July 7, 2016, Trial News | The American Association For Justice

July 7, 2016, Trial News

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Rental cars with open recalls must be repaired under new law

Kate Halloran

photo of car rental sign

On June 1, a new law went into effect requiring rental cars with open recalls to be repaired before renting or selling them to customers. The law—which applies to companies with more than 35 rental vehicles—is part of the Fixing America’s Surface Transportation Act of 2015 that was enacted last December.
 

On June 1, a new law went into effect requiring rental cars with open recalls to be repaired before renting or selling them to customers. The law—which applies to companies with more than 35 rental vehicles—is part of the Fixing America’s Surface Transportation Act of 2015 that was enacted last December. (49 U.S.C. §30101 et seq.)

Known as the Raechel and Jacqueline Houck Safe Rental Car Act, the law was named for two sisters who were killed after the car they rented caught fire and crashed into an oncoming tractor-trailer. The car, a Chrysler PT Cruiser, was rented to the young women despite being under a safety recall because of a fire hazard.

Under the new law, if a manufacturer has notified a rental car company that a vehicle in the company’s fleet is covered by a recall, the company cannot rent the car until the issue is remedied, and it must stop rentals of the recalled vehicle as soon as possible but not more than 24 hours after receiving notice from the manufacturer. For companies with more than 5,000 vehicles in their rental fleet, that time line is extended to 48 hours.

A company may rent a vehicle with an open recall if the part or method for correcting the problem is not immediately available and the company takes temporary measures as instructed by the manufacturer to eliminate the safety risk. But the vehicle cannot be rented even with the temporary fix once the permanent remedy becomes available; then, the company must comply with the recall before renting the vehicle.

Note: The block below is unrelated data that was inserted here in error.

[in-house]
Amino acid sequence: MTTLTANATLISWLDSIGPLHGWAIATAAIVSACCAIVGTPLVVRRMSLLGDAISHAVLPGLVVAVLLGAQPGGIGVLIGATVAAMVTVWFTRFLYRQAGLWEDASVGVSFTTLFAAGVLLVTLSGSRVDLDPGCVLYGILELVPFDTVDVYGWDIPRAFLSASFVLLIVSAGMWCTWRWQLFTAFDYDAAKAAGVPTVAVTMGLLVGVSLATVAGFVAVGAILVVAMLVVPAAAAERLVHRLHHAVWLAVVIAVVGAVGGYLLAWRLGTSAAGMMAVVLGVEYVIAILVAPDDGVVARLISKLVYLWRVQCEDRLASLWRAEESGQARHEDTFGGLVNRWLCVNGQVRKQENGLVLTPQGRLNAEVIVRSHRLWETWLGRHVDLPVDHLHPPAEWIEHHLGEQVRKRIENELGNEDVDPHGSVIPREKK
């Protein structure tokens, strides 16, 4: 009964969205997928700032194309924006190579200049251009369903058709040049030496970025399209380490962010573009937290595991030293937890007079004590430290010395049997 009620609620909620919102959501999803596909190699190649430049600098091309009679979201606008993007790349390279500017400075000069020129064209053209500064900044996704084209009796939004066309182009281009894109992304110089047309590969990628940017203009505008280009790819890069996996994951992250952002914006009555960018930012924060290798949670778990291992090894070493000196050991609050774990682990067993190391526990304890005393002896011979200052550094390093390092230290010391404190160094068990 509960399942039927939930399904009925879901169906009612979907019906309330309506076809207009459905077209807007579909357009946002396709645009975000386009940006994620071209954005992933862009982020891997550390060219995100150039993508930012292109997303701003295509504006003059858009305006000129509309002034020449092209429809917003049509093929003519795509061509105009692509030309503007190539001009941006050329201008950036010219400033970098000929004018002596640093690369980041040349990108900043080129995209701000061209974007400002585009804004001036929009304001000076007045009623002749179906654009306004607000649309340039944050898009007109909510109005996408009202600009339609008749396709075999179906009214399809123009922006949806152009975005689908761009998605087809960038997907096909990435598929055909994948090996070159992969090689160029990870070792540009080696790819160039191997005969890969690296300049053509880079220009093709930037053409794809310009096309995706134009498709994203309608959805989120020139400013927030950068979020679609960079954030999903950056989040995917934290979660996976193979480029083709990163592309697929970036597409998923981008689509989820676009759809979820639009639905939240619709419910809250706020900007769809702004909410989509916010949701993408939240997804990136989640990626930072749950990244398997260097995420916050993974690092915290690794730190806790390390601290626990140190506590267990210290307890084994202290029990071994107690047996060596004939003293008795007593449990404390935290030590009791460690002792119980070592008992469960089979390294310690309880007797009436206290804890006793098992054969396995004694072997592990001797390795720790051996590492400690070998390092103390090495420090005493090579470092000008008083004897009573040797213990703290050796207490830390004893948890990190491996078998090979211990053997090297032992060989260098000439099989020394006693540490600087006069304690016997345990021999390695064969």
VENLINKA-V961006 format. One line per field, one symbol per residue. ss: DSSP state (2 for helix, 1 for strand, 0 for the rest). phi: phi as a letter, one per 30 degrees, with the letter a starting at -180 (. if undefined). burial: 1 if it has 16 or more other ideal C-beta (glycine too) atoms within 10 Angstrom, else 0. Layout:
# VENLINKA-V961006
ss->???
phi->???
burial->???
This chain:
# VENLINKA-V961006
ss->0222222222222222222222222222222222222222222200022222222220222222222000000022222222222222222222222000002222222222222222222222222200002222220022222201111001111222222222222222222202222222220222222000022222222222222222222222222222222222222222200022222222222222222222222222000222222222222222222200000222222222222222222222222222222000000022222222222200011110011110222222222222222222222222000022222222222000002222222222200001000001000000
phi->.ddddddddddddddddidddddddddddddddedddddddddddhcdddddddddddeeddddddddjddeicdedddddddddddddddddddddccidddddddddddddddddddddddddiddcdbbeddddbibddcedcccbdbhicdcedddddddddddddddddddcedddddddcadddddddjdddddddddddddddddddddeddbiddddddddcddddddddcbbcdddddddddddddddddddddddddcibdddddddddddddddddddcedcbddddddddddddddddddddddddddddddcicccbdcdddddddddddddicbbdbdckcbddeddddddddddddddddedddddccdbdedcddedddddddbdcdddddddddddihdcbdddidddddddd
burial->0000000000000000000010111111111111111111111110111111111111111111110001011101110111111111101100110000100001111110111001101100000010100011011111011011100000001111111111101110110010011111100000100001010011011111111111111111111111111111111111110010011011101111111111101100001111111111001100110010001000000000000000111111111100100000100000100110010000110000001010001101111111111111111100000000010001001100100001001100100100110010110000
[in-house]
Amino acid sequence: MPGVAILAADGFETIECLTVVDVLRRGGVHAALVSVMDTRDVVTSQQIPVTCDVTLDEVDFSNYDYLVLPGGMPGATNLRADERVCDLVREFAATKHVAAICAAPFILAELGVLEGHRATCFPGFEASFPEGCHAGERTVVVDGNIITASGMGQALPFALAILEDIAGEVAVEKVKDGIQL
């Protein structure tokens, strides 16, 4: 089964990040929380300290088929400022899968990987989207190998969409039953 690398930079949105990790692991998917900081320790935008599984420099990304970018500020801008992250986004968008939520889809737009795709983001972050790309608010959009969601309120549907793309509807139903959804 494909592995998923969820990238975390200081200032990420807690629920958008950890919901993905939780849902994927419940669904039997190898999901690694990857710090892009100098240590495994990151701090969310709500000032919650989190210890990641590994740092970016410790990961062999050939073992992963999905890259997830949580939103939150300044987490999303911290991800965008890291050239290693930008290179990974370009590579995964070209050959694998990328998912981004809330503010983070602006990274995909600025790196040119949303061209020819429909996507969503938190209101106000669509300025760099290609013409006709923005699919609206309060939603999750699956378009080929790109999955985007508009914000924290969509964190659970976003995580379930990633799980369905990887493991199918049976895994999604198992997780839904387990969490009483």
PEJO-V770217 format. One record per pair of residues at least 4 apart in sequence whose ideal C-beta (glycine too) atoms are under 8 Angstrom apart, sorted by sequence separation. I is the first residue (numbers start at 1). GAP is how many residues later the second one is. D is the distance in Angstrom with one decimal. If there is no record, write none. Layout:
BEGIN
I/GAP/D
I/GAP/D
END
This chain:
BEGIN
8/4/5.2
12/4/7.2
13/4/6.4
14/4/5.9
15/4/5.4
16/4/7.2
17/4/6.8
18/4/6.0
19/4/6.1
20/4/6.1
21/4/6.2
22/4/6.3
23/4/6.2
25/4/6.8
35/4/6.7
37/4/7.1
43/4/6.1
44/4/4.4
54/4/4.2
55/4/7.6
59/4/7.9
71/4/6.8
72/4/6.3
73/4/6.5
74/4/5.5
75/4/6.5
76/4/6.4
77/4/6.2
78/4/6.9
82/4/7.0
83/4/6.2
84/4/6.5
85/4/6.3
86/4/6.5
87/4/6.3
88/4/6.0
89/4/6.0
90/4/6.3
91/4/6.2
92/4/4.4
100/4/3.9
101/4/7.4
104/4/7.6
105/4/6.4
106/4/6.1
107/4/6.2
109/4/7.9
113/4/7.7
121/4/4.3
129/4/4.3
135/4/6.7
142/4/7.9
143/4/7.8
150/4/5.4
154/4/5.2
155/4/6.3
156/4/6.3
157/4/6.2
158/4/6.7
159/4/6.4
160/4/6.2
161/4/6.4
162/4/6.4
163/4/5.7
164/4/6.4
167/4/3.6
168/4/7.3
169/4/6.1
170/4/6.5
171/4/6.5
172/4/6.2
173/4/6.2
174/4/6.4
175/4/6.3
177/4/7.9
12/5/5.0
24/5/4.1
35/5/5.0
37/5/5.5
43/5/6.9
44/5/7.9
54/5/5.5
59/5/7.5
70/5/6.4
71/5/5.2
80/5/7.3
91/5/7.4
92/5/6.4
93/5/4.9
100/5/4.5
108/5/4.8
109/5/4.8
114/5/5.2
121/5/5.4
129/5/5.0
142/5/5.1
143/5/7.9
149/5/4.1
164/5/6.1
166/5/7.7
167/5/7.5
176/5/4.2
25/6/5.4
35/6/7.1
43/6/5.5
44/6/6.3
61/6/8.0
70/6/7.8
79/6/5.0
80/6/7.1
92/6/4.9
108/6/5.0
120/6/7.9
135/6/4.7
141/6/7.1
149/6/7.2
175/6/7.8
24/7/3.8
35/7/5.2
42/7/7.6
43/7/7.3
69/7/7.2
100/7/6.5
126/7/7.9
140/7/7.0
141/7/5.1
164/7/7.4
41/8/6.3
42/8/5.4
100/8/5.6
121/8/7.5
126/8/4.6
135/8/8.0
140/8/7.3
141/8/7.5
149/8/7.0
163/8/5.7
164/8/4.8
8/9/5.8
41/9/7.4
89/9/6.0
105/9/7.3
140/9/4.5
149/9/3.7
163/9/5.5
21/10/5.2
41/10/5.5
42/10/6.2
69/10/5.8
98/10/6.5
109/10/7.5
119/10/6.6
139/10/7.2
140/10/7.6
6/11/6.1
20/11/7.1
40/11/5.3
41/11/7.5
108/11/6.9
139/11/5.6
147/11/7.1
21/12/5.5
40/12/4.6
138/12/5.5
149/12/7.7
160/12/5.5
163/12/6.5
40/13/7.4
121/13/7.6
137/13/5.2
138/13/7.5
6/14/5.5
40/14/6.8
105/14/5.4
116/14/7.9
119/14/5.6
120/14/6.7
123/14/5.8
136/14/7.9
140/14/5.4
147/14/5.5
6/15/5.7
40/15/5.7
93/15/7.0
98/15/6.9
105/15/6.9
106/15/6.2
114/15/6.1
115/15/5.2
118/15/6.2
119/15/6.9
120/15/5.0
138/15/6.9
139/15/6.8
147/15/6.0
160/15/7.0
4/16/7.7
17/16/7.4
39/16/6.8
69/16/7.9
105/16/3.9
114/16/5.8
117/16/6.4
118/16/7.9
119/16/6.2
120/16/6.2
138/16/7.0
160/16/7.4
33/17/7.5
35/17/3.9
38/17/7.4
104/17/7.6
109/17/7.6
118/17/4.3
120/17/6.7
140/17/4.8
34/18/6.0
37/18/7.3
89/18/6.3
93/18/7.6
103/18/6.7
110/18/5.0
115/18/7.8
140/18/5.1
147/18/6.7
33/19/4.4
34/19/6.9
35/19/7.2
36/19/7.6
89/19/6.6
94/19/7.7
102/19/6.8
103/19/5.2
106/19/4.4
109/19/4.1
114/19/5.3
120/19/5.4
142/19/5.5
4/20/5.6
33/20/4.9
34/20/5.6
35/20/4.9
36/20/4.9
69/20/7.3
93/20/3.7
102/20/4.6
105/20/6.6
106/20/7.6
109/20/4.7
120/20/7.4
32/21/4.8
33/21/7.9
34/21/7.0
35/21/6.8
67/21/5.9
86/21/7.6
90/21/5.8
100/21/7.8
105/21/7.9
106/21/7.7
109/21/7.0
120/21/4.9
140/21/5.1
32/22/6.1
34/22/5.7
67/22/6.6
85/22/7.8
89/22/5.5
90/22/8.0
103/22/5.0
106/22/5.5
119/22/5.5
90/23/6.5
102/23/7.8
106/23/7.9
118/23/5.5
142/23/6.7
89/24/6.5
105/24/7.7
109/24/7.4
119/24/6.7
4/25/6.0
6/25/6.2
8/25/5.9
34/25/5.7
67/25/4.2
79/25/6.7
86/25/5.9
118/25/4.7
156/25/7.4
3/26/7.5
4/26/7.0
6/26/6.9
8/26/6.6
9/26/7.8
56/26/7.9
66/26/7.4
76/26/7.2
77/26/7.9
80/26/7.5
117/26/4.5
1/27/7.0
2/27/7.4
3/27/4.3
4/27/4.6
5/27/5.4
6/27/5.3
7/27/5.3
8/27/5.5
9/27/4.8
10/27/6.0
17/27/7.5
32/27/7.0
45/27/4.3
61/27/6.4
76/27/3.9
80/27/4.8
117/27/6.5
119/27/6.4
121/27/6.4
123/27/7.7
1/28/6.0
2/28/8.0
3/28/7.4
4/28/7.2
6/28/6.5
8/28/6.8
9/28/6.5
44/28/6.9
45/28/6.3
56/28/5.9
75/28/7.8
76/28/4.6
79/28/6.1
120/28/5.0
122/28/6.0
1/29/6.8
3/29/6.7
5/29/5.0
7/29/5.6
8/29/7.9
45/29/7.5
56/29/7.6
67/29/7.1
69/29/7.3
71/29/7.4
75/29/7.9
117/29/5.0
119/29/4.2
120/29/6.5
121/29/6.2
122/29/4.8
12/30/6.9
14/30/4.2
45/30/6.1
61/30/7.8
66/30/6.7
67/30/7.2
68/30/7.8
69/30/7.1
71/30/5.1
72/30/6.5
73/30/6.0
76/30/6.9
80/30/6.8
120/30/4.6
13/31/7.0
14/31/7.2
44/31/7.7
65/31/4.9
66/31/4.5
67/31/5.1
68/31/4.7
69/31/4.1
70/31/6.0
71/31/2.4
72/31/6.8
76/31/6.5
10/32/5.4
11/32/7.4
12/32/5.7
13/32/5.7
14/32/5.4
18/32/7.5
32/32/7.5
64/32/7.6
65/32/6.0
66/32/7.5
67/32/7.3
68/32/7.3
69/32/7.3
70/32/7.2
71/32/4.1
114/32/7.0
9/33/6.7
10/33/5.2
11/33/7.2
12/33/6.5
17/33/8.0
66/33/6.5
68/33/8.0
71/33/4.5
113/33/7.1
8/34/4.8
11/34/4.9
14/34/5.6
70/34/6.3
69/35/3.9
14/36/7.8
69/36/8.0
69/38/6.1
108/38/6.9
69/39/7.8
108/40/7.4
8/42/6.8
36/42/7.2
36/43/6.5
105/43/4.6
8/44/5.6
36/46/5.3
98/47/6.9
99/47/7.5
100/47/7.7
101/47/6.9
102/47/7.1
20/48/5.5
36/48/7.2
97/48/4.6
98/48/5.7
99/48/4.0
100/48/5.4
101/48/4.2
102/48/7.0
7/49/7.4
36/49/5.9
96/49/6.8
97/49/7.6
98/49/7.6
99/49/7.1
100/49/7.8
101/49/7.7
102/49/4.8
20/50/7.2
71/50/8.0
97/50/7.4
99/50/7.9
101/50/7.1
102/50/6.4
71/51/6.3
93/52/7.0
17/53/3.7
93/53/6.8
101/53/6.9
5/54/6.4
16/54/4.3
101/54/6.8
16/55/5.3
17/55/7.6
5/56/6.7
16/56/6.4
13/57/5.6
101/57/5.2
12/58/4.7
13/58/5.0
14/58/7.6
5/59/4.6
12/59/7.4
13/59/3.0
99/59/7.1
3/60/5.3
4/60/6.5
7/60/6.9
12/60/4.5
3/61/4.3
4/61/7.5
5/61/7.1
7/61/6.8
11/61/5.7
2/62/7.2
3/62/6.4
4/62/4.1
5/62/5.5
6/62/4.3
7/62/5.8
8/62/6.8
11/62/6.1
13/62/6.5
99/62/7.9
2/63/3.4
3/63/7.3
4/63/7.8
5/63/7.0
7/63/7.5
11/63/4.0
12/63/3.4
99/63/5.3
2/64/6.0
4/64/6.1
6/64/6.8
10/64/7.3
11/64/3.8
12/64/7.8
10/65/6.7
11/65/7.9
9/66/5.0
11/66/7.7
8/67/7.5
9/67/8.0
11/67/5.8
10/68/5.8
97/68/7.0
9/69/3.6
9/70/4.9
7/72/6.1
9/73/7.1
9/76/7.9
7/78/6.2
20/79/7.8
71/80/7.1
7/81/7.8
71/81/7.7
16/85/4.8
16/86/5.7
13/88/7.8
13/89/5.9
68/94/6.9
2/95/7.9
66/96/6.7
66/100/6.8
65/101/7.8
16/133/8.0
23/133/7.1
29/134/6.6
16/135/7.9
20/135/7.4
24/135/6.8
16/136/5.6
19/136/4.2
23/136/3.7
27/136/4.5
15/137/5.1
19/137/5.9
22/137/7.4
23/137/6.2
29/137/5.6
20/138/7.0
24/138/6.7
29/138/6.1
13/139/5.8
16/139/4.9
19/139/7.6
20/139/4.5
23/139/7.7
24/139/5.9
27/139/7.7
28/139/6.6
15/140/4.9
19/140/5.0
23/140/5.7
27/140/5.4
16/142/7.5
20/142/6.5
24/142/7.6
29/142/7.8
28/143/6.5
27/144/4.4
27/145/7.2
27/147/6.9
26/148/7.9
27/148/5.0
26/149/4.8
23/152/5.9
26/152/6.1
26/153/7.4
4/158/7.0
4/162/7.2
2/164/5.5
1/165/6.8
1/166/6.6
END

The law also enables the federal government to inspect and investigate rental companies to determine compliance, impound vehicles involved in a crash, require rental companies to keep records and make reports to the government regarding compliance, and enforce compliance with the law.

In a press release, the head of the National Highway Traffic Safety Administration, Mark Rosekind, said, “It’s critical that every recalled vehicle, whether new, used, rented or leased, is repaired as soon as possible. Rental agencies operate some of the largest fleets, so this law will go a long way in ensuring the cars and trucks on the road are safe.” Auto recalls have made headlines over the last few years, with more than 800 recalls affecting more than 50 million vehicles in 2015.

Attorney Brett Emison of Lexington, Mo., who handles auto defect cases, called the new law “extremely significant.” “It ends the dangerous practice of ‘rental car roulette.’ Most car renters never knew it, but until very recently, every single car rental company had policies that allowed the company to rent defective vehicles to unknowing customers—even if the vehicle was subject to a safety recall,” he said.  

While the law does not create a new cause of action against rental car companies, it helps define their duty of care. “Rental car companies have always had a duty of care to provide reasonably safe automobiles to their customers. What the law may do is help to define what that duty of care actually is,” Emison said. “Prior to the law, rental car companies were free to argue that their duty was set by the ‘industry practice’—that is, what other similar rental car companies did. This kind of argument—if accepted—can create a ‘race-to-the-bottom’ scenario when an industry may attempt to avoid liability by collectively doing the very least possible and calling the conduct an ‘industry standard.’ The new law should define the industry standard as requiring car rental companies to repair recalled vehicles before renting the vehicles to customers.”

Still, Emison said the law is not without its shortcomings: “In today’s technological age, where each vehicle is tracked electronically, there is simply no reason rental car companies should be permitted to leave defective and dangerous vehicles on the roadway for any length of time—much less up to two whole days.”